Page Speed – Where does your current page score stand?  Do you need to reduce the file sizes of images?  Is javascript all over the place?  Are you leveraging browser caching…particularly for static pages that don’t need to be repopulated?  The guys over at authority hacker has a nice case study on how they used page speed to improve search and user experience.  Simply head over to https://developers.google.com/speed/pagespeed/insights/, type in your url and you’ll get a sense of where you stand pagespeed wise.

You can also check pagespeed by going into Google Analytics, Behavior, and Site Speed tab of the account you’re analyzing.  Again, this is a quick audit so if you don’t have Google Analytics access, you can simply check these metrics via Google’s Pagespeed Scoring System.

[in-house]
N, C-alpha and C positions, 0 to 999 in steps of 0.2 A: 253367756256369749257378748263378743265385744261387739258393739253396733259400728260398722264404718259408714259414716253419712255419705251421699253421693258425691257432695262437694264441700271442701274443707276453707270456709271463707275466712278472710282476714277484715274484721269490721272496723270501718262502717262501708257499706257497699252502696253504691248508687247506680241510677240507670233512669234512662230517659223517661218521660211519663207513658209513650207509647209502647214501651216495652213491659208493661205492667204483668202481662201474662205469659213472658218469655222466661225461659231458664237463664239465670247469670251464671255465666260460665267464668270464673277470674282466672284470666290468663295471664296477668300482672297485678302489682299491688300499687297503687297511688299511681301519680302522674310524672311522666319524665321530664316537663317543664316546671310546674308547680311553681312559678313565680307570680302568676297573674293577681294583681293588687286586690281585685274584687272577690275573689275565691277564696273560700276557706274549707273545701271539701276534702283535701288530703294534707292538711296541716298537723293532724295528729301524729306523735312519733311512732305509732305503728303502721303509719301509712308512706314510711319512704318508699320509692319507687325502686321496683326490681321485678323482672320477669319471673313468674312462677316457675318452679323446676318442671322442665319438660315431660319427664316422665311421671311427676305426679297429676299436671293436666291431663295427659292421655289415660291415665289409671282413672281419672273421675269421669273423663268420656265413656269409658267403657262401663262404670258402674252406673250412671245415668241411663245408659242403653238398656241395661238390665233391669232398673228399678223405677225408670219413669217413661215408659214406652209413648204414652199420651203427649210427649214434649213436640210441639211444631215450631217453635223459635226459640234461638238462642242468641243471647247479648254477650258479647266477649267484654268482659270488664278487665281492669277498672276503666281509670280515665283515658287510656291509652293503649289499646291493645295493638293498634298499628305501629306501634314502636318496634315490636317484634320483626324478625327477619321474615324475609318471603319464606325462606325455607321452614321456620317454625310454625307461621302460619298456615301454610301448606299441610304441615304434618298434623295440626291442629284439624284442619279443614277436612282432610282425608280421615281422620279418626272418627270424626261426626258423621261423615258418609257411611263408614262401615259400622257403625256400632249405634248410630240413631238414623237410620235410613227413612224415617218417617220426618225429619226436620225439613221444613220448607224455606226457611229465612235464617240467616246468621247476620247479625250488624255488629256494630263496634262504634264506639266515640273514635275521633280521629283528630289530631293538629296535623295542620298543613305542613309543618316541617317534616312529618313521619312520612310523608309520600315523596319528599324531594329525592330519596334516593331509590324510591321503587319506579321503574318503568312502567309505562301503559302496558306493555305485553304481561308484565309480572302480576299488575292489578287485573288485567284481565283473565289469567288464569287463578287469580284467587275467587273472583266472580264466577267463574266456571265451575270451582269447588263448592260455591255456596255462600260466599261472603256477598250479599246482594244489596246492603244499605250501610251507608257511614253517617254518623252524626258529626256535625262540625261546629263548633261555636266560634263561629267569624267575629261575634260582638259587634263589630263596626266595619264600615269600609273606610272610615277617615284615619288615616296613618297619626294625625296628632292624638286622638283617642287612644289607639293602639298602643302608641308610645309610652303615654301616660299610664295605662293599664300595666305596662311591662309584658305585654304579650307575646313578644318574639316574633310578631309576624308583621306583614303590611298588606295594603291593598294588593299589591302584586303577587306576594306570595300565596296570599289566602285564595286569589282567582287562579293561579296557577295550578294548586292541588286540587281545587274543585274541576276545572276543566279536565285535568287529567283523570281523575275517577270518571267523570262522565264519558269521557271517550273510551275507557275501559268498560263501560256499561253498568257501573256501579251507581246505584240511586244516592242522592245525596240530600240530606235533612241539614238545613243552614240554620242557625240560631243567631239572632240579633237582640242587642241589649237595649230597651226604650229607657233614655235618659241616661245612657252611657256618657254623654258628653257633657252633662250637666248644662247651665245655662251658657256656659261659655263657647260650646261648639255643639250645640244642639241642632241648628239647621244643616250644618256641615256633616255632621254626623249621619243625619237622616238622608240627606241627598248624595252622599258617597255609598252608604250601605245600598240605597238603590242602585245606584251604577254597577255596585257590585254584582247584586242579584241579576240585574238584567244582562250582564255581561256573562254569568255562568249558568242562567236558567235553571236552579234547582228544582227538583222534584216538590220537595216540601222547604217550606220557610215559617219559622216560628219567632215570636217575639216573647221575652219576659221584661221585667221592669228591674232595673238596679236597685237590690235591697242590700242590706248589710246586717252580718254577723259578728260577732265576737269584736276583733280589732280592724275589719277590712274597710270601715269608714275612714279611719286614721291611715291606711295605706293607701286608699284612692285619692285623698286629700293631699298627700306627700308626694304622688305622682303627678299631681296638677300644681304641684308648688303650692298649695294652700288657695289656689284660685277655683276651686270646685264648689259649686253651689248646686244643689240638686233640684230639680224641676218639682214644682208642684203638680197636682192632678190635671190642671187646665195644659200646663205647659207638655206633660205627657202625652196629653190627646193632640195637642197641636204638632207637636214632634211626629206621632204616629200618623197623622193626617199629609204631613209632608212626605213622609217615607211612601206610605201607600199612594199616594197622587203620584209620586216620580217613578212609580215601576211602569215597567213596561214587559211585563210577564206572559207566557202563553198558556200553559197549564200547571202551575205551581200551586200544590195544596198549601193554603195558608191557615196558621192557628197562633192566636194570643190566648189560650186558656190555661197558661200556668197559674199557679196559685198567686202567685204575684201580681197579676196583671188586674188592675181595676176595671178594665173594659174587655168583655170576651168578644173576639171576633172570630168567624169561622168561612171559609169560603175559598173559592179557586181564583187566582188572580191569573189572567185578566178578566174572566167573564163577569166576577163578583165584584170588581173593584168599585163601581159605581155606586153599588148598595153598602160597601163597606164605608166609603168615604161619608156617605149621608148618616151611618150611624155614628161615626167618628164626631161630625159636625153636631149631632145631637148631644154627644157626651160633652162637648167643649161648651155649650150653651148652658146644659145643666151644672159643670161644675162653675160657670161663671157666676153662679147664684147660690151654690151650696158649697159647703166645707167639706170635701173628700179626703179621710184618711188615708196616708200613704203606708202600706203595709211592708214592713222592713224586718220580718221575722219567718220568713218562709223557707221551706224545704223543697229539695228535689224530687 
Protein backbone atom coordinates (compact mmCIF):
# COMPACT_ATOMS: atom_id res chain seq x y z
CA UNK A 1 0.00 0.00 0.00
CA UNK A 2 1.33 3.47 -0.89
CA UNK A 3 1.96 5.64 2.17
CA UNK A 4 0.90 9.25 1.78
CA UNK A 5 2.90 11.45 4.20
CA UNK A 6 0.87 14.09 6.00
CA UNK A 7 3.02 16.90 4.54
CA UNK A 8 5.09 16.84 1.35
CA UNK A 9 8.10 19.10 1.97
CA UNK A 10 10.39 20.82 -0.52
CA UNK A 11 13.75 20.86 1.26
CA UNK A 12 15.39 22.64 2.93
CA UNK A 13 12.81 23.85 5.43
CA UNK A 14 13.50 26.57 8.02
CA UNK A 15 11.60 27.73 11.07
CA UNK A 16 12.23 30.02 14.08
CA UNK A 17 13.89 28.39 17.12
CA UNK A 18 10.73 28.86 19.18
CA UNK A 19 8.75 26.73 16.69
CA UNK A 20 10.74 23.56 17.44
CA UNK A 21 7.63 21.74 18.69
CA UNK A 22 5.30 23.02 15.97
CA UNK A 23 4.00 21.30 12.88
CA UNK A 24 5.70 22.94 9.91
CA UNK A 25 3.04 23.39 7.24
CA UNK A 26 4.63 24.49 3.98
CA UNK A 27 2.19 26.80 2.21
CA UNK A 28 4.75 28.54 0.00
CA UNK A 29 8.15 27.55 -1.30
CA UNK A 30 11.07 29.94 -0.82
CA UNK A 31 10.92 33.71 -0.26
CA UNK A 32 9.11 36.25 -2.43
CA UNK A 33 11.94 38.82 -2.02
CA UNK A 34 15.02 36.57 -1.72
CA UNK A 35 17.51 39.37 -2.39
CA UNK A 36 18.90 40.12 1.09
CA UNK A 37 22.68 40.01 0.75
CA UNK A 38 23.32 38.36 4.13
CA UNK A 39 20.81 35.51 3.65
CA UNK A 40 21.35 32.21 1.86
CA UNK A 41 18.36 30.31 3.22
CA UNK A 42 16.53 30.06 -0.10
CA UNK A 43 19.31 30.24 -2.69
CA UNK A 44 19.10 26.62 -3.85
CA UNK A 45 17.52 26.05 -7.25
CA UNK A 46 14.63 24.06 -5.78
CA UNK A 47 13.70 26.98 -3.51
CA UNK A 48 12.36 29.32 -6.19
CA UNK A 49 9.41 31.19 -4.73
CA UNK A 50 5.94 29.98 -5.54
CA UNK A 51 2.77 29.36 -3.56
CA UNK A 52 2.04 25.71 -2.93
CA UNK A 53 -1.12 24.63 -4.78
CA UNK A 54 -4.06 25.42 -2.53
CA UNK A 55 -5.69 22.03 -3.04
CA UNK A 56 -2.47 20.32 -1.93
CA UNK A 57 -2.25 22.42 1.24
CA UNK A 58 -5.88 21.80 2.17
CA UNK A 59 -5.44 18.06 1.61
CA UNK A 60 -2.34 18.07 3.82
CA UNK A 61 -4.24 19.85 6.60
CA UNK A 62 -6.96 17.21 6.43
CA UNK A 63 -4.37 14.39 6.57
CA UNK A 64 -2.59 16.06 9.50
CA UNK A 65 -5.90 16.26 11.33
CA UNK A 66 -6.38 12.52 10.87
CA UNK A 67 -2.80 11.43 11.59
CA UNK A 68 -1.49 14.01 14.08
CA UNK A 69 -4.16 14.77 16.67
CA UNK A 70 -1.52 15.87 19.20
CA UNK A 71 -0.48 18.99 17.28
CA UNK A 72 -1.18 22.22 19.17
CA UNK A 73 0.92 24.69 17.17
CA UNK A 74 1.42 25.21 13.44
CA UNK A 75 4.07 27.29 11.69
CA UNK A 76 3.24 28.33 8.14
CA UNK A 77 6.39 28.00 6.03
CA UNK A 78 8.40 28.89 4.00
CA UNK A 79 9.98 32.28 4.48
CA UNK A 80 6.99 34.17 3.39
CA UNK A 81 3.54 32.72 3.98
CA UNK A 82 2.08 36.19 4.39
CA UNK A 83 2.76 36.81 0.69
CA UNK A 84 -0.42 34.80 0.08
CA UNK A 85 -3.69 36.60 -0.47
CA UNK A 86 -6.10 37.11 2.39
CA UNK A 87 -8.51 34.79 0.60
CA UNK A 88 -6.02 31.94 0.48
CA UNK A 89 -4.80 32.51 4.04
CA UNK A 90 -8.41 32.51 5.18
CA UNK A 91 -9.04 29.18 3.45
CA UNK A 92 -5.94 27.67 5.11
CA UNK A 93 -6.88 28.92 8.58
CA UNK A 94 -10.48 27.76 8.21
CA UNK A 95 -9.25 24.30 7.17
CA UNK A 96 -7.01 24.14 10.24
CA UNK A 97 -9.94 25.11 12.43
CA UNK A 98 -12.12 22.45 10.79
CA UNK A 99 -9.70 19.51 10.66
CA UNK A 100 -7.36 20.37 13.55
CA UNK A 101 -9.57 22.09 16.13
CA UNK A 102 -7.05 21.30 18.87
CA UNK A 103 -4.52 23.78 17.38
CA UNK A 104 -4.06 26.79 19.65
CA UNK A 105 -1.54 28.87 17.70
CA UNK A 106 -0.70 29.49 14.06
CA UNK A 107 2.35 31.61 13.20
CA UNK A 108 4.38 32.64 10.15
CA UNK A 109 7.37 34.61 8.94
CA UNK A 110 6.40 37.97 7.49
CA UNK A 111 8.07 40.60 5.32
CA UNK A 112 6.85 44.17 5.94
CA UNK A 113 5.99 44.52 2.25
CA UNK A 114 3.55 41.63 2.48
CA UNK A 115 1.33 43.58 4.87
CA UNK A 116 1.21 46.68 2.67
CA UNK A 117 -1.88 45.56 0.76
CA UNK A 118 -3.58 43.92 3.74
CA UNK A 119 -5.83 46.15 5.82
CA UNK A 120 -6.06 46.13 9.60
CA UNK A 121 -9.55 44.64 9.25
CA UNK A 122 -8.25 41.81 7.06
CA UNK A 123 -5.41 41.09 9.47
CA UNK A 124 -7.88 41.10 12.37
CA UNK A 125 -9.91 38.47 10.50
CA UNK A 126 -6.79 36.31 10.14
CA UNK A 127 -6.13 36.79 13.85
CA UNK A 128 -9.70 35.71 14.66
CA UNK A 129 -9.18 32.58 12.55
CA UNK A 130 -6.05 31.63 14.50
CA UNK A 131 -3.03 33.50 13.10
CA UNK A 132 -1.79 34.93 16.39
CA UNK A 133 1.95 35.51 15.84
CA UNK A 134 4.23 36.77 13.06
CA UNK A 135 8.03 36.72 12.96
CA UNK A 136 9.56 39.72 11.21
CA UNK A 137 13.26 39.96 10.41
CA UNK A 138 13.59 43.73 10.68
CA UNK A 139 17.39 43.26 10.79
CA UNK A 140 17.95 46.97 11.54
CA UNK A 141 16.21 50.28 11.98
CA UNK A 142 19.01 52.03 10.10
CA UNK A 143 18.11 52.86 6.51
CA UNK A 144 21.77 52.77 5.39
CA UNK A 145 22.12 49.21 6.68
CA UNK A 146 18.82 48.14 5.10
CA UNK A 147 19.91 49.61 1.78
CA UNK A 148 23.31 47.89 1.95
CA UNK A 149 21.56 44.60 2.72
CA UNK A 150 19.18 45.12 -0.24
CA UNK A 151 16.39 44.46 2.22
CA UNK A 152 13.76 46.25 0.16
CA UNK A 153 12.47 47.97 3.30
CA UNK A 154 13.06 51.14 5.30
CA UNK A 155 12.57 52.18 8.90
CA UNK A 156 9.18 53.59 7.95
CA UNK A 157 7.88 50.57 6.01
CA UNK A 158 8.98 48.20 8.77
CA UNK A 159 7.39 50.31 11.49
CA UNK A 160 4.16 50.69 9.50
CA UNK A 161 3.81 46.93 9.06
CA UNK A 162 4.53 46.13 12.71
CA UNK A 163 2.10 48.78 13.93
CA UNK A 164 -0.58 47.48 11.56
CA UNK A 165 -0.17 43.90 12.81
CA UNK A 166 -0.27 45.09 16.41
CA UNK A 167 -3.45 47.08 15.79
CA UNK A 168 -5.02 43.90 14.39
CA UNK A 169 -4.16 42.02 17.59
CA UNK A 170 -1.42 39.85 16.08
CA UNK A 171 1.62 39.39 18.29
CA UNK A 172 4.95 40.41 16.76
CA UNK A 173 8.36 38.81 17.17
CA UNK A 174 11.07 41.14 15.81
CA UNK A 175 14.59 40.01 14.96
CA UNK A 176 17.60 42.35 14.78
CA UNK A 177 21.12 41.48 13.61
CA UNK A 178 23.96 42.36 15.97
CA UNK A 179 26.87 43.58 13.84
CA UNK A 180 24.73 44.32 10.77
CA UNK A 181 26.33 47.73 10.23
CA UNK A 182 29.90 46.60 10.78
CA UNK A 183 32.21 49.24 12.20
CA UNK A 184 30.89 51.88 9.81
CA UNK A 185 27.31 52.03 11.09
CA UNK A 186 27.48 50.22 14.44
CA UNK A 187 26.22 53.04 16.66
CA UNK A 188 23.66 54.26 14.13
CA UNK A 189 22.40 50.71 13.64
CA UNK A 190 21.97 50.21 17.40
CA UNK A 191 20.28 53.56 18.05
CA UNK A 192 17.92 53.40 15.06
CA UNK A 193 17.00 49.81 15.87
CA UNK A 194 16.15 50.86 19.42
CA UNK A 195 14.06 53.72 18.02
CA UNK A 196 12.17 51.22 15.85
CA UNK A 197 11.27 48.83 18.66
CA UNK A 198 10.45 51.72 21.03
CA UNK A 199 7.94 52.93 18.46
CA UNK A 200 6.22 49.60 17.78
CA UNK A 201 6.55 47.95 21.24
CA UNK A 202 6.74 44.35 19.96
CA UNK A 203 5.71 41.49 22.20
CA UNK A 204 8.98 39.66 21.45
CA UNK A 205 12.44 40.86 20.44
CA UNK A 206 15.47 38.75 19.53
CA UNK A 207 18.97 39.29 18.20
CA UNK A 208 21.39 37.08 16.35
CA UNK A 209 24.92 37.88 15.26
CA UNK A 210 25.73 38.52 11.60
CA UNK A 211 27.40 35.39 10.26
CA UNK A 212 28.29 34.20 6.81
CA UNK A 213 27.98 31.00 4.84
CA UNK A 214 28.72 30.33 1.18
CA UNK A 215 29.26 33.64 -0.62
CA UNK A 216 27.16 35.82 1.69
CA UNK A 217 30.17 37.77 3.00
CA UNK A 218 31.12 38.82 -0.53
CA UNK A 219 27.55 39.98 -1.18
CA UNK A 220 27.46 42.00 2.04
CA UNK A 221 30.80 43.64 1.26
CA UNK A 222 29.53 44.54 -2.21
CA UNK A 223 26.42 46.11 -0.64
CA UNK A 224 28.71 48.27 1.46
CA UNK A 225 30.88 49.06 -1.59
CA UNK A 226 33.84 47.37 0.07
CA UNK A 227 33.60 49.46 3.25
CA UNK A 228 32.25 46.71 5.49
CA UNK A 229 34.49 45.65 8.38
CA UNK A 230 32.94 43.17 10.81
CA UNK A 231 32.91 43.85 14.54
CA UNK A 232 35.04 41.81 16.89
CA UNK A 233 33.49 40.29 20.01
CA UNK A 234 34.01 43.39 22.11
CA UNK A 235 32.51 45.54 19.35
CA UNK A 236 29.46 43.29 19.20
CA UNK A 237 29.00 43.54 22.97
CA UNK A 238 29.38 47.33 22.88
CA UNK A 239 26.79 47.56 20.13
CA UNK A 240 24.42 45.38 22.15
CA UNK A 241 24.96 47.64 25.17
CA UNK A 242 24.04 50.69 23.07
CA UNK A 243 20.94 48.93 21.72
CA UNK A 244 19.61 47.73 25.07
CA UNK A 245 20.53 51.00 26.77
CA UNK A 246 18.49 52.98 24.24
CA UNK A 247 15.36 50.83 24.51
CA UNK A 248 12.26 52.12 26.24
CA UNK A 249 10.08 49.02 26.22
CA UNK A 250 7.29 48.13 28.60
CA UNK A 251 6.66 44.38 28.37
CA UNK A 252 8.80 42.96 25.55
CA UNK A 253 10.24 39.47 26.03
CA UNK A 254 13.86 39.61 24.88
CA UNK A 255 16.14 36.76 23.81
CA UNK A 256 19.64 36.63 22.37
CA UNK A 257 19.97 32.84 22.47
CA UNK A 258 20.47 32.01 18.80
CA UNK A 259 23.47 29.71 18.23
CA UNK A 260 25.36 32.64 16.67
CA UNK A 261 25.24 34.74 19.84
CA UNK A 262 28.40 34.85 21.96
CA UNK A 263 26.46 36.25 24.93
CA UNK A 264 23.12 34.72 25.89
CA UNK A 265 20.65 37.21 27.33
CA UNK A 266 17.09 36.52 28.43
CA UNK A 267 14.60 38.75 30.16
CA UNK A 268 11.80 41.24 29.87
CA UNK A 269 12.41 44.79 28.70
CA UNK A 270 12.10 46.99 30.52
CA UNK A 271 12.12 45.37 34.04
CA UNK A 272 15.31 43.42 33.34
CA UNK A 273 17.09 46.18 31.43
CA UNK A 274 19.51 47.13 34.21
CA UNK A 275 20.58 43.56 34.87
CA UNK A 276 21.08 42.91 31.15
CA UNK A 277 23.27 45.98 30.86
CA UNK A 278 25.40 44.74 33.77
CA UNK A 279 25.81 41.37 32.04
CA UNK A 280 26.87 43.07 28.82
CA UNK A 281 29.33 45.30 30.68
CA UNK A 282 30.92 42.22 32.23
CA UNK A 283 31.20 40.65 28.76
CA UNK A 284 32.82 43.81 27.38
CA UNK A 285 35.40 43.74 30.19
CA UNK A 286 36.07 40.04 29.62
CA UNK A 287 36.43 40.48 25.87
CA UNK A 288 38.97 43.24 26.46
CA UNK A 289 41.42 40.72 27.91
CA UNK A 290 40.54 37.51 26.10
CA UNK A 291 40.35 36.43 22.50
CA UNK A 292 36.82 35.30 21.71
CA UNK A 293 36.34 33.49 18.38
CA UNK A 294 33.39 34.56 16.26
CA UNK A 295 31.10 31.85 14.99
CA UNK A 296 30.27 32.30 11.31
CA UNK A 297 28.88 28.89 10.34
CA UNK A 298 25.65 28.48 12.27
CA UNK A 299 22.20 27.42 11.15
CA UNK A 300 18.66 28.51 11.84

Multiple Homepages – We run into this problem fairly often.  www.example.com, example.com, example.com/html, example.com/index.shtml, and www.example.com/index.php are all different homepage urls.  Most you can 301 redirect the proper homepage you want indexed by google, while some you can’t.  This can be a problem but also an opportunity if people link to or share other variations of your website versus the one with the most link equity.

301’s & 404’s, and their cousins – Are you dealing with a large number of 404 page errors?  We’ll check for this information via screaming frog, Moz, and Google Webmaster Tools if we’re granted access.  It’s also important to check 500 errors for certain pages that time out or that showcase server errors.  Also 302 redirect which are temporary pass no link equity from the old url to the newly intended redirection page.  If these are unintended they should be reviewed and taken note of.

Existing Penalties (Manual/Algorithmic) – Finally, does the website have some sort of penalty?  We’ll perform a site: search for the website in Google to ensure the site is indexed.  We’ll also check the Google Analytics traffic for any major drop offs.  We’ll utilize Google Panguin tool and overlay matches Google updates with those drops in traffics to further confirm our findings.  Finally, we’ll check Google Webmaster Tools to confirm no penalty has been added to the website.